Actually, I think it was President Carter who first gave his vice president a truly useful advisory role. That was Walter Mondale whose experience as a senator and top Democratic political leader was truly leaned upon by Mr. Carter.

Since then, all presidents have, at least at times, brought their vice presidents into conversations on policy and planning. Also, since then, vice presidents - like Mr. Mondale - have usefully assisted the presidents they serve.

The rest of this article is only available to active members of Questia

Sign up now for a free, 1-day trial and receive full access to:

  • Questia's entire collection
  • Automatic bibliography creation
  • More helpful research tools like notes, citations, and highlights
  • Ad-free environment

Already a member? Log in now.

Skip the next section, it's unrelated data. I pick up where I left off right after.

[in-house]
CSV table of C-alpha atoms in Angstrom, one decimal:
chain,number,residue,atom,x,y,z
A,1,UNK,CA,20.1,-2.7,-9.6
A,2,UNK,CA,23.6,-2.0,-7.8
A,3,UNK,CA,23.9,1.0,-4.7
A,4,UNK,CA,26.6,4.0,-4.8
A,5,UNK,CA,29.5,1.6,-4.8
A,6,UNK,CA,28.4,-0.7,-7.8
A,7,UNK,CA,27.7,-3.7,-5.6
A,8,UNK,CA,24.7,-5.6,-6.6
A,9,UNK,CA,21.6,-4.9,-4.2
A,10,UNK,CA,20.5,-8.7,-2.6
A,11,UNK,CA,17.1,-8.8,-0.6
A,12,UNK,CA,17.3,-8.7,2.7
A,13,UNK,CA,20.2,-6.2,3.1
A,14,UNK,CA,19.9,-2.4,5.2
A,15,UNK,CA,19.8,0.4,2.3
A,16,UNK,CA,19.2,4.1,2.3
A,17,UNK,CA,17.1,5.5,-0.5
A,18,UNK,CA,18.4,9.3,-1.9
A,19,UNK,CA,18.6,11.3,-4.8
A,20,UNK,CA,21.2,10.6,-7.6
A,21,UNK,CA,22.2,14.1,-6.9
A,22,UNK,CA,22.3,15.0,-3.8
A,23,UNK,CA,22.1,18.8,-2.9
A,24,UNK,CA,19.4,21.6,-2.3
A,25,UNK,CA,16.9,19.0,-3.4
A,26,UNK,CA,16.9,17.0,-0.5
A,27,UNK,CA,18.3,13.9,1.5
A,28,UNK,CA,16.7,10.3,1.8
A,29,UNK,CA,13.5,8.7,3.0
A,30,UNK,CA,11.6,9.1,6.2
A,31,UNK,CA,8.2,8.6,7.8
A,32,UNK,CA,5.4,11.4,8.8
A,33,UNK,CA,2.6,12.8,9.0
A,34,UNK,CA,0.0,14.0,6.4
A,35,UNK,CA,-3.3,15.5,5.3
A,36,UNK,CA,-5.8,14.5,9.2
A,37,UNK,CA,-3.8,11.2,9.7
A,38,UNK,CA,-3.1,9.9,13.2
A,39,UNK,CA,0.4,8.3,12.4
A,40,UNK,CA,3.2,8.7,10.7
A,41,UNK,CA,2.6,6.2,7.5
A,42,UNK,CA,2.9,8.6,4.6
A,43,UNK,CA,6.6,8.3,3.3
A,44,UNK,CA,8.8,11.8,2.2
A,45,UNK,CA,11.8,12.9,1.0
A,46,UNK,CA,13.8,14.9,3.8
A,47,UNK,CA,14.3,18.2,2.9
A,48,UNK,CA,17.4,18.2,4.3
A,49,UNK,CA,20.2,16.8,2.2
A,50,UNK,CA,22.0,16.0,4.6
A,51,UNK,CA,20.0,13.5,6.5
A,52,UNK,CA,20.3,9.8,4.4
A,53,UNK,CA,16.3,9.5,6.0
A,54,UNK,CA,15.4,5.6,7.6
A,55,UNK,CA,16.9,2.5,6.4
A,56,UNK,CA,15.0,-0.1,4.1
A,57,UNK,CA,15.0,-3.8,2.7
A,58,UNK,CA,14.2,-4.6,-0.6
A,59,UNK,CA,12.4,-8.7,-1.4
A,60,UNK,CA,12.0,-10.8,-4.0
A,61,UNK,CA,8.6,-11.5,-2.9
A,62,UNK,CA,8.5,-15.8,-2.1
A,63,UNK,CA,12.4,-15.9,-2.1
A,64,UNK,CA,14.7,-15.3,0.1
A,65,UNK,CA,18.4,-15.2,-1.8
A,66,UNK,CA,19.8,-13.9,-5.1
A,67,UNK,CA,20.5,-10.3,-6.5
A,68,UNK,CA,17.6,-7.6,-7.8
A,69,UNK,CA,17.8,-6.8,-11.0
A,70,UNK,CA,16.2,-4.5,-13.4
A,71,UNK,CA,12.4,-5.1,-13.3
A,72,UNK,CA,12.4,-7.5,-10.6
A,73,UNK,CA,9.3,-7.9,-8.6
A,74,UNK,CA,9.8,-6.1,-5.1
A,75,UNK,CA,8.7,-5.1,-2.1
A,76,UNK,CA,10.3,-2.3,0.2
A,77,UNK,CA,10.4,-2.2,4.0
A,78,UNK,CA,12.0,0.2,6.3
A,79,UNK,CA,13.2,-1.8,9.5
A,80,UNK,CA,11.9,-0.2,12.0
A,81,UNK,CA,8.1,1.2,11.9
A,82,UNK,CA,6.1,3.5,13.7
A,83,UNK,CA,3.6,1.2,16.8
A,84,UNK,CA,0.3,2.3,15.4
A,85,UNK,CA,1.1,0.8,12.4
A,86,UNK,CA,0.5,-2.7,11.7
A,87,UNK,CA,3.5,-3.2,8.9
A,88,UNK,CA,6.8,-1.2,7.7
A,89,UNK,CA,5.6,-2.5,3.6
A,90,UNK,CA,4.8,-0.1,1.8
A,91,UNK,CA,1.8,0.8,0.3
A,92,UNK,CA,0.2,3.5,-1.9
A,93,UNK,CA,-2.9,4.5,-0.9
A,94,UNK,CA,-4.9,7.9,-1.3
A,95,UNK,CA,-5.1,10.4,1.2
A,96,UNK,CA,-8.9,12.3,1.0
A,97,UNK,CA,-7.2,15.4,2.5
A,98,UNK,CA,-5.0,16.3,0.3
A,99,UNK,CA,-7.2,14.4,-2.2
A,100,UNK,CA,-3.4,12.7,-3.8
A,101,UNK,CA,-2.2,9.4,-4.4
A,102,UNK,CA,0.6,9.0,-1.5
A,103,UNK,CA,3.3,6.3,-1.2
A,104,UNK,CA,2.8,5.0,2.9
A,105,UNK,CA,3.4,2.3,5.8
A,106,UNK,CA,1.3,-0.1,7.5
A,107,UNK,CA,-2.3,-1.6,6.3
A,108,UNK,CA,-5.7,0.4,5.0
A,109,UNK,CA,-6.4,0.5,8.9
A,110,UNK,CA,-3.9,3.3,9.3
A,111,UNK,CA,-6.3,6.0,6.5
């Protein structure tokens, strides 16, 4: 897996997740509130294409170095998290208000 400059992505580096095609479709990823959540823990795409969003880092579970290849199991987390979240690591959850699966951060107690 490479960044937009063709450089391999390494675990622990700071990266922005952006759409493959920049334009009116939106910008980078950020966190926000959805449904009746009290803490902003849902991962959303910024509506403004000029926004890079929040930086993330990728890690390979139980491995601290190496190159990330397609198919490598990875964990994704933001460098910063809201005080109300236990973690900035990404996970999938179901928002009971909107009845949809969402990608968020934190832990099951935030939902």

Notes for this article

Add a new note
If you are trying to select text to create highlights or citations, remember that you must now click or tap on the first word, and then click or tap on the last word.
One moment ...
Project items

Items saved from this article

This article has been saved
Highlights (0)
Some of your highlights are legacy items.

Highlights saved before July 30, 2012 will not be displayed on their respective source pages.

You can easily re-create the highlights by opening the book page or article, selecting the text, and clicking “Highlight.”

Citations (0)
Some of your citations are legacy items.

Any citation created before July 30, 2012 will labeled as a “Cited page.” New citations will be saved as cited passages, pages or articles.

We also added the ability to view new citations from your projects or the book or article where you created them.

Notes (0)
Bookmarks (0)

You have no saved items from this article

Project items include:
  • Saved book/article
  • Highlights
  • Quotes/citations
  • Notes
  • Bookmarks
Notes
Cite this article

Cited article

Style
Citations are available only to our active members.
Sign up now to cite pages or passages in MLA, APA and Chicago citation styles.